Let no-one accuse Viacom's chairman/ceo Sumner M Redstone of lacking even-handedness with shareholders' cash. In 2004 the razor-sharp octogenarian paid himself a salary and bonus totalling $21.5 million (€16.63m; £11.36m).

And having done himself thus proudly, the 81-year old honcho felt almost as charitable toward his twin lieutenants and co-presidents Tom Freston and Leslie Moonves - on whom he conferred some $20m each for dutifully fulfilling the requirements of their employment contacts.

Such largesse may not impress Viacom's shareholders who have seen the value of their stock decline by nearly 20% over the past twelve months. A Viacom spokesman hastily pointed out that the bonuses were based on operating income, not stock price.

The handouts moved into the public domain following a Securities and Exchange Commission filing on Friday.

Of equal generosity were the duo's expense accounts. Moonves, resides in Los Angeles, but also has a New York apartment in which he opted to stay rather than in an hotel. He was reimbursed $105,000 for this Spartan sacrifice.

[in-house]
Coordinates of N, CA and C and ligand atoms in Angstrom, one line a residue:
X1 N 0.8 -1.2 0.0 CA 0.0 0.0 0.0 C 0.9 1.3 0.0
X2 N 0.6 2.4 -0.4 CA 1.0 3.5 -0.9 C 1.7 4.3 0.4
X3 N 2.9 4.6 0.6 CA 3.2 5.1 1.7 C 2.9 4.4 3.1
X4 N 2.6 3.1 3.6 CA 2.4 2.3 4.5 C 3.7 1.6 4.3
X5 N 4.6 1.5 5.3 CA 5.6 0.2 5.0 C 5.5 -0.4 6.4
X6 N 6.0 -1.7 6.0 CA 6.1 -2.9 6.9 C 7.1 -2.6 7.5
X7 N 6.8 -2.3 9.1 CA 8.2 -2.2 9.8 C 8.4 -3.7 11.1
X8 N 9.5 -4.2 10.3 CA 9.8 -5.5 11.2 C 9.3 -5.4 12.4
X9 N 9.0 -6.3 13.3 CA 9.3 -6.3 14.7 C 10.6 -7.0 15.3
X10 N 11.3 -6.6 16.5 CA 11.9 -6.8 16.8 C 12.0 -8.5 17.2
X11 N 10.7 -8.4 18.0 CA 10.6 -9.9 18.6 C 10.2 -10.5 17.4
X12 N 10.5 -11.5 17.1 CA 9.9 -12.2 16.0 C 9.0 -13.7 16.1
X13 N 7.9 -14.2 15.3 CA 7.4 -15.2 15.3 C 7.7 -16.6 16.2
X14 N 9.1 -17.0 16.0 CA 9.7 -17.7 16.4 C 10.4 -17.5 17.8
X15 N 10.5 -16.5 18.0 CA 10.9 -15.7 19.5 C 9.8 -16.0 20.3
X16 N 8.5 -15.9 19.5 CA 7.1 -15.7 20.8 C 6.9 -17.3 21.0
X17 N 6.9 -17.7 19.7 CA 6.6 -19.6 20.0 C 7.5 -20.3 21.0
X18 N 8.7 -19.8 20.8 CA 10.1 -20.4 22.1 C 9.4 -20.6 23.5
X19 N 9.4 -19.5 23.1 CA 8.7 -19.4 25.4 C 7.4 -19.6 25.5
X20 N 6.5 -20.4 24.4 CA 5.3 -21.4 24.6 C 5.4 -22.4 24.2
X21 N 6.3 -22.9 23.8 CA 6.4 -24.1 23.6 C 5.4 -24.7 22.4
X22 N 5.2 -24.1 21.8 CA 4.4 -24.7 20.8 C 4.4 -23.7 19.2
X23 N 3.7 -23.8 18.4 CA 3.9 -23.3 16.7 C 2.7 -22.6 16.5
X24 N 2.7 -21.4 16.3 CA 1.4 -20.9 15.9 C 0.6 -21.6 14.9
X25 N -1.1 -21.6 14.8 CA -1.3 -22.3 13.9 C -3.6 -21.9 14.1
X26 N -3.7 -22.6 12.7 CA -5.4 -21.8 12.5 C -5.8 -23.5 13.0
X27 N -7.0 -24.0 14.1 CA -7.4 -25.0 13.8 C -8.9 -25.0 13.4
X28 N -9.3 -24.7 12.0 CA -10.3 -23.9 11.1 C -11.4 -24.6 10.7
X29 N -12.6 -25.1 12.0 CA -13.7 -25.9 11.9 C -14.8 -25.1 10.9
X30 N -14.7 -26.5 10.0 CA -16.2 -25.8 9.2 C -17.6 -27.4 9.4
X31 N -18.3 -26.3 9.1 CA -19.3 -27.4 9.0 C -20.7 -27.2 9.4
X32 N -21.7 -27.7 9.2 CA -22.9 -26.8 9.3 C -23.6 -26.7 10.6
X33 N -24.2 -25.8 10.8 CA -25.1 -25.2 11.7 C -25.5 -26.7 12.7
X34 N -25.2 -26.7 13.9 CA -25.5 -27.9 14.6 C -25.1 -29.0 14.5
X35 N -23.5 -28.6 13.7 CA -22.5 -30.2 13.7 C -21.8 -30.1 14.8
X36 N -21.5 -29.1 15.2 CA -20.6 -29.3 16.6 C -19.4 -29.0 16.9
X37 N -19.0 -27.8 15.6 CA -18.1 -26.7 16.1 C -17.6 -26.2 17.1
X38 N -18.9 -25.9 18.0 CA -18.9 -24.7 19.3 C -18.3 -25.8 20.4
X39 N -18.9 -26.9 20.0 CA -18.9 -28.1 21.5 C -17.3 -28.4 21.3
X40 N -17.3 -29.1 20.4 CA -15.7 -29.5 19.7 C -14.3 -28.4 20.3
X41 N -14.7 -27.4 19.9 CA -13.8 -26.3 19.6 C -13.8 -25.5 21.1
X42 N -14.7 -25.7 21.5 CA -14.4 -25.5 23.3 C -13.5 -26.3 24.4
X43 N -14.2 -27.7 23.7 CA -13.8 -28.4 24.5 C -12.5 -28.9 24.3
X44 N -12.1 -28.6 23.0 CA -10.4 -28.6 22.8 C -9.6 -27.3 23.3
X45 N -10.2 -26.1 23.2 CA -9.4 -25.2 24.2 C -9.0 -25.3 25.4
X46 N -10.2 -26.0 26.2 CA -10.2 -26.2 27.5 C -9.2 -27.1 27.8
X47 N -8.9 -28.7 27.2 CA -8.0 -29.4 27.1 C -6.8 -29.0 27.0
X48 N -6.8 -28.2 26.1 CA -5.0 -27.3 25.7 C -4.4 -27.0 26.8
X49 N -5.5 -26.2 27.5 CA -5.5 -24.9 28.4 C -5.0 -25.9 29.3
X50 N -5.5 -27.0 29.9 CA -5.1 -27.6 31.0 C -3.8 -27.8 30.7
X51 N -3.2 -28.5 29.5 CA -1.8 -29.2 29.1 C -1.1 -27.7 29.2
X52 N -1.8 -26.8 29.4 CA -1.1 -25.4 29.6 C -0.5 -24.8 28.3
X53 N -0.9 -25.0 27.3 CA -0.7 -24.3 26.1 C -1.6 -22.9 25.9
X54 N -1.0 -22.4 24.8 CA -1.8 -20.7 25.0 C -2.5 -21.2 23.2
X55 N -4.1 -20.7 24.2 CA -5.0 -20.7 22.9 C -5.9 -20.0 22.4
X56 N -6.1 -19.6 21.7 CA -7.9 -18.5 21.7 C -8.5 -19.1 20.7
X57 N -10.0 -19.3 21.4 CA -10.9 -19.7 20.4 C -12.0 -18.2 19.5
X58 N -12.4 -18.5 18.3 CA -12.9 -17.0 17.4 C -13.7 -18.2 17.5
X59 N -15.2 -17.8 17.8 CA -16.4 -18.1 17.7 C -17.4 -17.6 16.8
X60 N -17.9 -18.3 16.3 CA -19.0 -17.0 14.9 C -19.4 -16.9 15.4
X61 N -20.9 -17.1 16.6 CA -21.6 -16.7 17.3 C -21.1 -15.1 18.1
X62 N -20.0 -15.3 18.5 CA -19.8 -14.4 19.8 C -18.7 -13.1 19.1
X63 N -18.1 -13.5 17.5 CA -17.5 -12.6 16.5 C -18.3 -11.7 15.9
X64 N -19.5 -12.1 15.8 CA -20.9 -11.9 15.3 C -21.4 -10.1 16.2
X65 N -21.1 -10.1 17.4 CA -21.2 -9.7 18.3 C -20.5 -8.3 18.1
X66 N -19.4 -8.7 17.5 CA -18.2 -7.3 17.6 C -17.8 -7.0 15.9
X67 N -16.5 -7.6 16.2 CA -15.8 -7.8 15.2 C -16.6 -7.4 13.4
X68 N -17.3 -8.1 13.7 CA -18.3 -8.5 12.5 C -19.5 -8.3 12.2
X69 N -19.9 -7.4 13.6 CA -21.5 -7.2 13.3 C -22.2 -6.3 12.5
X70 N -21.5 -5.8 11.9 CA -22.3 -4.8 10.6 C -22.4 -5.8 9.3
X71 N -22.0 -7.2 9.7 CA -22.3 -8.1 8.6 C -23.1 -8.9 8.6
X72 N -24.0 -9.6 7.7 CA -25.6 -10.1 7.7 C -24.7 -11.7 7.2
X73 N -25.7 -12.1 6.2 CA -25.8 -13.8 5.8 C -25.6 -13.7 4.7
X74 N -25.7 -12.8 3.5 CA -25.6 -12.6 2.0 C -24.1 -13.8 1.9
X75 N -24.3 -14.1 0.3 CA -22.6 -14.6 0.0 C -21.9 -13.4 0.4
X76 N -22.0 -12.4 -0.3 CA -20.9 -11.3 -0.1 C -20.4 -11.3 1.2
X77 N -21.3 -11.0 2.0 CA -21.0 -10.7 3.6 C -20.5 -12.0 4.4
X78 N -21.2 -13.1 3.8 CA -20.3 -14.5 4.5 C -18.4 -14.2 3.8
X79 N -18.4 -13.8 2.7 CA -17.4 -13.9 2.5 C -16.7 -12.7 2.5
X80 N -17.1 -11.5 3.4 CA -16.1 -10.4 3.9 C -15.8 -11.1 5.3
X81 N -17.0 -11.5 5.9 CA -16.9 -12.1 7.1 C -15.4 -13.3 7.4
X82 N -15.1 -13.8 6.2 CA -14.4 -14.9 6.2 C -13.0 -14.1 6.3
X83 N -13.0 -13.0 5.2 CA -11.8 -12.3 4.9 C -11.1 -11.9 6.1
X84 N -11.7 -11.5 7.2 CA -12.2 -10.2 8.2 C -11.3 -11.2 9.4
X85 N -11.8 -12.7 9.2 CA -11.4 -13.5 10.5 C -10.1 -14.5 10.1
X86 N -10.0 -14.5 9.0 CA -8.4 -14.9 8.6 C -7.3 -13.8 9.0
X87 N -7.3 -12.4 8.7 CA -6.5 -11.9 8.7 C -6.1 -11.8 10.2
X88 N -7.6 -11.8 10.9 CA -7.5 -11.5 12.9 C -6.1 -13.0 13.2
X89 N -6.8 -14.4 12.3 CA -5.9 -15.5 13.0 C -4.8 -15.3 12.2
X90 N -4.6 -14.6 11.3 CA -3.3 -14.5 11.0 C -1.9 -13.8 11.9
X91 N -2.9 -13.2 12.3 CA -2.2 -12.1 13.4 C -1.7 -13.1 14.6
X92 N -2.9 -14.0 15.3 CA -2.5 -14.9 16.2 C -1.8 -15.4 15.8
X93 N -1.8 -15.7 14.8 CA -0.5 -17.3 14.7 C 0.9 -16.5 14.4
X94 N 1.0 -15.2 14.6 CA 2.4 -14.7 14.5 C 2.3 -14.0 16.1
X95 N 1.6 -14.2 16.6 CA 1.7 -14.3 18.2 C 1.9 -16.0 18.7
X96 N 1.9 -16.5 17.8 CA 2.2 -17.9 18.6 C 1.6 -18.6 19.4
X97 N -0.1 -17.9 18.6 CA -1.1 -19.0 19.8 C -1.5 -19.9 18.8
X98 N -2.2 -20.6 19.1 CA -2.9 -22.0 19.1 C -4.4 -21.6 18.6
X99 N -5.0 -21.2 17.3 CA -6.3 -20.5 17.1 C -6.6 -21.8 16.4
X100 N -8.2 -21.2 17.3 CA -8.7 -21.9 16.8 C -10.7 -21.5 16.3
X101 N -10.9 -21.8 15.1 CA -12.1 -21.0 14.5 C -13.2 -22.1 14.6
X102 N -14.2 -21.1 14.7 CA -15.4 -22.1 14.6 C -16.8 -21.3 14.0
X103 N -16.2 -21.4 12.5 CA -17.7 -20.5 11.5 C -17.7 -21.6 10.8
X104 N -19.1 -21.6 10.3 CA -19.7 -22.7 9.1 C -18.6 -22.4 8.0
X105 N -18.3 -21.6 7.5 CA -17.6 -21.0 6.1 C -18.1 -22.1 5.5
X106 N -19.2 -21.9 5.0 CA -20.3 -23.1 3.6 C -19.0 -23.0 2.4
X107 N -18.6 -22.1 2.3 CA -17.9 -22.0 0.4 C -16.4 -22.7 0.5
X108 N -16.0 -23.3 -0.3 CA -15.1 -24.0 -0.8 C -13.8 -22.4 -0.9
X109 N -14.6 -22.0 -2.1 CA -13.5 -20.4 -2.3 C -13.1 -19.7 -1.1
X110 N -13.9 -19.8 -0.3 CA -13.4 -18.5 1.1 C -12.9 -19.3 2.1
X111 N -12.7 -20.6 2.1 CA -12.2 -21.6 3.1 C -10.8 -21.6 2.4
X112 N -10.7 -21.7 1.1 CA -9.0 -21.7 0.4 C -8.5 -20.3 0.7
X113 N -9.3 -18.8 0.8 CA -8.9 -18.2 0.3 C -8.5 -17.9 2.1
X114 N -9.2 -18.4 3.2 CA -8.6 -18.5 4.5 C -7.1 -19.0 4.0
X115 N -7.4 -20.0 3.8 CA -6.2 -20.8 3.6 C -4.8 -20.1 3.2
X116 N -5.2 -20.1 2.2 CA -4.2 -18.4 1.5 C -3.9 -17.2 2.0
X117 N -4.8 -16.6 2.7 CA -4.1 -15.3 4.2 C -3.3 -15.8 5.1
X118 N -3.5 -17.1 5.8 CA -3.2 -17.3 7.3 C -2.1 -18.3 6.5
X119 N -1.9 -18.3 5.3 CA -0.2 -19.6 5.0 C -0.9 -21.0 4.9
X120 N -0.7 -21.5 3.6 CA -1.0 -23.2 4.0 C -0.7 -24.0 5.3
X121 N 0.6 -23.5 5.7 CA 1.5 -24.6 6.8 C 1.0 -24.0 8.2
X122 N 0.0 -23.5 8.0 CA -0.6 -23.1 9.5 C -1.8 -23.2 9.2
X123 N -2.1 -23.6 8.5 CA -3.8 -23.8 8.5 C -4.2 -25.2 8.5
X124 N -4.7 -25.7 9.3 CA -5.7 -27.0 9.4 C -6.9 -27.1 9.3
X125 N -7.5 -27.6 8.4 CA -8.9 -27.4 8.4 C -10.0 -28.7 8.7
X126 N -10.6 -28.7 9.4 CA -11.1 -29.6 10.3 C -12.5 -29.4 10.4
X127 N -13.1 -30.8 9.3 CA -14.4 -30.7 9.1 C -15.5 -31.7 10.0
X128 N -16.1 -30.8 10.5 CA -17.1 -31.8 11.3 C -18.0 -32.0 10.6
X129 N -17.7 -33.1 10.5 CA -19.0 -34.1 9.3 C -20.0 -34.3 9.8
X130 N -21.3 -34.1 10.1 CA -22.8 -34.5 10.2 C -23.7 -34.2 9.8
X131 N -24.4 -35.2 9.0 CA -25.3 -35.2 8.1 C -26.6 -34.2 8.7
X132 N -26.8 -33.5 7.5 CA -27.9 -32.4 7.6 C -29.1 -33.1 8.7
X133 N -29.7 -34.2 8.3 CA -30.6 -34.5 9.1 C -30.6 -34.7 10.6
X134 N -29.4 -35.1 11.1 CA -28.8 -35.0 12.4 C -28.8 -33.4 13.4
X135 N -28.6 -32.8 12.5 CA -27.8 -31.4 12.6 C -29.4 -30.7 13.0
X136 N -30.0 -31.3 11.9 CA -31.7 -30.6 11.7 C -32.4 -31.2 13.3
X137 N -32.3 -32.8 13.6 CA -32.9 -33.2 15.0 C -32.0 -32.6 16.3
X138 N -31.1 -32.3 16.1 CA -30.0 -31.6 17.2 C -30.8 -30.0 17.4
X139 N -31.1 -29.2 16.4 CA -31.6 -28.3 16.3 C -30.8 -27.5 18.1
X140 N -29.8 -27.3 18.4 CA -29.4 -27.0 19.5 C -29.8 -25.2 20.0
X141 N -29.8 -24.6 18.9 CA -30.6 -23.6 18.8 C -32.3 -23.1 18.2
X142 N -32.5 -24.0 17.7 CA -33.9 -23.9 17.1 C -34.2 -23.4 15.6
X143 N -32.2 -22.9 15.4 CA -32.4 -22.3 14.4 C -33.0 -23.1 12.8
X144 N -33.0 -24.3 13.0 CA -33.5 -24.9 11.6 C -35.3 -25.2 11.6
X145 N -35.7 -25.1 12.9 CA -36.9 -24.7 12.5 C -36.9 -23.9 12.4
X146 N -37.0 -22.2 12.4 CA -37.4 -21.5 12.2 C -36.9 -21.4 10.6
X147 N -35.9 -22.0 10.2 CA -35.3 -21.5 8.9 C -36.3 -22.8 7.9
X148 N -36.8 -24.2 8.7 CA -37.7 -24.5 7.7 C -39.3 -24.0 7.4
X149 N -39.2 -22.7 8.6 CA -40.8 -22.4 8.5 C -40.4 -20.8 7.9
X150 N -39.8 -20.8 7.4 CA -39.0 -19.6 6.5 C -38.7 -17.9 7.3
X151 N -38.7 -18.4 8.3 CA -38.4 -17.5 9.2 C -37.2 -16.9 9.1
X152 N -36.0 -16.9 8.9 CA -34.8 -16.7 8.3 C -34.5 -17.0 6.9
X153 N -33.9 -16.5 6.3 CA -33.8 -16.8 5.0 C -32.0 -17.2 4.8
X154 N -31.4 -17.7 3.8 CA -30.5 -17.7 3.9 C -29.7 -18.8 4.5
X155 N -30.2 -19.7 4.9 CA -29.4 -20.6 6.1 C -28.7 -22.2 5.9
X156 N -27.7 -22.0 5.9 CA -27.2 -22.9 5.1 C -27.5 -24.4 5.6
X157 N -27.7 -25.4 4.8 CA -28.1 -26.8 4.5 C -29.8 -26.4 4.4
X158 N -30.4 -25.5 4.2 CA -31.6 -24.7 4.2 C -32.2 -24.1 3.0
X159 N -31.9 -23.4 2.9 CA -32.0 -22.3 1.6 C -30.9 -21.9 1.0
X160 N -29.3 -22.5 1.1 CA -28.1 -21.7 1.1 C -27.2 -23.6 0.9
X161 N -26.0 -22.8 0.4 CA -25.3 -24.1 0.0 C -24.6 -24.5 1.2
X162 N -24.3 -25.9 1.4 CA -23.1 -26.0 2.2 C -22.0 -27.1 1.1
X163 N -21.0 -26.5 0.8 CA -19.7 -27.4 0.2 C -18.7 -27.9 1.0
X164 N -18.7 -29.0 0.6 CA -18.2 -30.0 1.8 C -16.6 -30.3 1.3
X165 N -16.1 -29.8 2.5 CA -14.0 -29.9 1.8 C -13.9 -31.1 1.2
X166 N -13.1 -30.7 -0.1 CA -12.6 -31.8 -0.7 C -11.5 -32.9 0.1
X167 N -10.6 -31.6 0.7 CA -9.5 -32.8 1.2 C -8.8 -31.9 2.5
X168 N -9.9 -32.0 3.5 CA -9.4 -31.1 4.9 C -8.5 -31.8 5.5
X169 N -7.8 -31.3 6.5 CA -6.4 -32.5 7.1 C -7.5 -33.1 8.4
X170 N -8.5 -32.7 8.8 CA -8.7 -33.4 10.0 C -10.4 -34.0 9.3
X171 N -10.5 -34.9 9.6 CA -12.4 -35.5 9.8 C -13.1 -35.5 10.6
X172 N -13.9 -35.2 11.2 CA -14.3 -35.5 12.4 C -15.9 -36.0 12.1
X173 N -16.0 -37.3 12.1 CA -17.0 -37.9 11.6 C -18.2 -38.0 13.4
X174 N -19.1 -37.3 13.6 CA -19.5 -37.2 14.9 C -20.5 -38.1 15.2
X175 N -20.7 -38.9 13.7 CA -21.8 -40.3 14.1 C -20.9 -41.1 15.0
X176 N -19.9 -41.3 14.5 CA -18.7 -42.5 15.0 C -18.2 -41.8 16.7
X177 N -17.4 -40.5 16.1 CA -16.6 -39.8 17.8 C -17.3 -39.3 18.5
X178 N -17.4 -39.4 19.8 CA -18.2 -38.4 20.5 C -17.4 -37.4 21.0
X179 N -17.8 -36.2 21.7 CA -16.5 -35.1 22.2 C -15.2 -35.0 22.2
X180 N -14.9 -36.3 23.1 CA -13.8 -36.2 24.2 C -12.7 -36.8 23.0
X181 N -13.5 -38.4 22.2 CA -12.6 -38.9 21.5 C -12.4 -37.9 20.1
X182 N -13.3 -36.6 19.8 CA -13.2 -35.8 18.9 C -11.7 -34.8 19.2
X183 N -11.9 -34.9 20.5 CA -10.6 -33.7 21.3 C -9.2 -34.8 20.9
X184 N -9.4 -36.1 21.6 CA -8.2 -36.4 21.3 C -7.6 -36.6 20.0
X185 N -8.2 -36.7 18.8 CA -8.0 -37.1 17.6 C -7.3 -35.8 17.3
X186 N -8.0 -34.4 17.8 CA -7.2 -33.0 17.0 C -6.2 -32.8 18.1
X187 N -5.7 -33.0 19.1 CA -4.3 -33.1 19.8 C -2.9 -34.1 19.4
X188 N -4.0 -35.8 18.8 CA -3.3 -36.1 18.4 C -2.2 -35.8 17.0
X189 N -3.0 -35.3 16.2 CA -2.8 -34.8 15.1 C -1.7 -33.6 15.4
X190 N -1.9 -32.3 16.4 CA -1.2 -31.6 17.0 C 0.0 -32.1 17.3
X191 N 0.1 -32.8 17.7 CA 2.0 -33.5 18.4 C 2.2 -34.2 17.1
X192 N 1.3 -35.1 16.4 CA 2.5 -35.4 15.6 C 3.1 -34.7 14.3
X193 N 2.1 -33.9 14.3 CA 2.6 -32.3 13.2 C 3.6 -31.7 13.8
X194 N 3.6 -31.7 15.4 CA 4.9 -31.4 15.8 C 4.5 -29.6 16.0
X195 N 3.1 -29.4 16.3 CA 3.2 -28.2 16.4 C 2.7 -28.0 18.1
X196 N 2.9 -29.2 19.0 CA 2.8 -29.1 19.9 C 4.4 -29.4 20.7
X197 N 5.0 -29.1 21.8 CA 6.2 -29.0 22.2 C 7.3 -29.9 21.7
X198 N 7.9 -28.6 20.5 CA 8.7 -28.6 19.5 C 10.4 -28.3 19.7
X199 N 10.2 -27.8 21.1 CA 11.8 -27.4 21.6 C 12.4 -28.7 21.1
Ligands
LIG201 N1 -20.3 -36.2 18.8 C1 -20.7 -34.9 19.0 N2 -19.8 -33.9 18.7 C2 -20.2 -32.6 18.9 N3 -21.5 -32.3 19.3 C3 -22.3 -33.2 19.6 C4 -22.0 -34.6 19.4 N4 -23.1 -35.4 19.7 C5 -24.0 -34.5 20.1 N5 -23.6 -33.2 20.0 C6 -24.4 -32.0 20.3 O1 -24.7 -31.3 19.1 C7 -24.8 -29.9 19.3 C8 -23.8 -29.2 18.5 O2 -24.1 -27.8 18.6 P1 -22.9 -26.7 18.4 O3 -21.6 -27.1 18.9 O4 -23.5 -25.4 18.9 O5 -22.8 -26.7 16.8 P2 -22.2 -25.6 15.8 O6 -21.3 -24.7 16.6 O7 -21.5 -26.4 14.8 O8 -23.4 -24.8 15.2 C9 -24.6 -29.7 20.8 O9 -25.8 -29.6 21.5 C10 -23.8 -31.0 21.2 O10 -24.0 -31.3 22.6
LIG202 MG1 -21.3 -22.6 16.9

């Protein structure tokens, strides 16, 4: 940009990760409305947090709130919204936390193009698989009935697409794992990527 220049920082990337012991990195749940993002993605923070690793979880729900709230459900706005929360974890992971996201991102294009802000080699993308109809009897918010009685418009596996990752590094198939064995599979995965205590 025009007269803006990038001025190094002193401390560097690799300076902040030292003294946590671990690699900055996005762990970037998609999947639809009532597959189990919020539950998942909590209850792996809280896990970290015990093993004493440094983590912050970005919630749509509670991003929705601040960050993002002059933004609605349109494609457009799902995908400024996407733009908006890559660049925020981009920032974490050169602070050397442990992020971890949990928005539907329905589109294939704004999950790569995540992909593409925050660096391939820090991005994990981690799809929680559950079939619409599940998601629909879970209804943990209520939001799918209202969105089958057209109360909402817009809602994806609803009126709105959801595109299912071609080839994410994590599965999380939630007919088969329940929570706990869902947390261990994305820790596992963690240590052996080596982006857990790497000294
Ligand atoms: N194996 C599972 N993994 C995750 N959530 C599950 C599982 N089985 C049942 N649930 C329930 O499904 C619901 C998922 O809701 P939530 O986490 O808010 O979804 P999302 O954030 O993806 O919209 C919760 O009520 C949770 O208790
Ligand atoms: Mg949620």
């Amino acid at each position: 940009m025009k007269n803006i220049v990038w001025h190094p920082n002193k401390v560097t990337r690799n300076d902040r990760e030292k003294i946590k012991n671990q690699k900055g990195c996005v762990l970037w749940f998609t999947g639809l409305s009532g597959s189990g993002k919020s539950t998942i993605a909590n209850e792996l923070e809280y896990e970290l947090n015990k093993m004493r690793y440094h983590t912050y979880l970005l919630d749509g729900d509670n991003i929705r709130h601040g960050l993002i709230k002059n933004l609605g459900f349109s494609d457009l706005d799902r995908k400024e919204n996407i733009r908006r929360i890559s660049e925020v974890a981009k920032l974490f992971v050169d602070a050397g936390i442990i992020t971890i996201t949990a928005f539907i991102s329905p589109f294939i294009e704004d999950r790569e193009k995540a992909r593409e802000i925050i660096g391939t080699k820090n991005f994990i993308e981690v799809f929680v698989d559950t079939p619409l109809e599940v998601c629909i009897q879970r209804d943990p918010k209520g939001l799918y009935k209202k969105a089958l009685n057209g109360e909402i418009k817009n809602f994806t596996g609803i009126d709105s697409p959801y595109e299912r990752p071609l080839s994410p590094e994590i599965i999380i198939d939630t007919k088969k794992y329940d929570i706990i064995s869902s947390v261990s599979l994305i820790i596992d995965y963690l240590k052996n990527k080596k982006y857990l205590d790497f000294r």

Freston was paid $43,100 for the time he spent in Los Angeles staying at his home instead of a hotel. Which suggests either that he resides in one of that city's less desirable locations or that his lifestyle is notably more austere than Moonves'.

The happy couple also benefited from stock-option grants with a potential value of more than $30 million each - albeit valueless at this moment in time given Viacom's current stock price.

Most of the options are exercisable at $35.51 a share and - given that Viacom shares were trading at $34.12 at 09.12 EST Monday - the twin veeps may not have a long wait to make another killing.

Data sourced from Wall Street Journal Online; additional content by WARC staff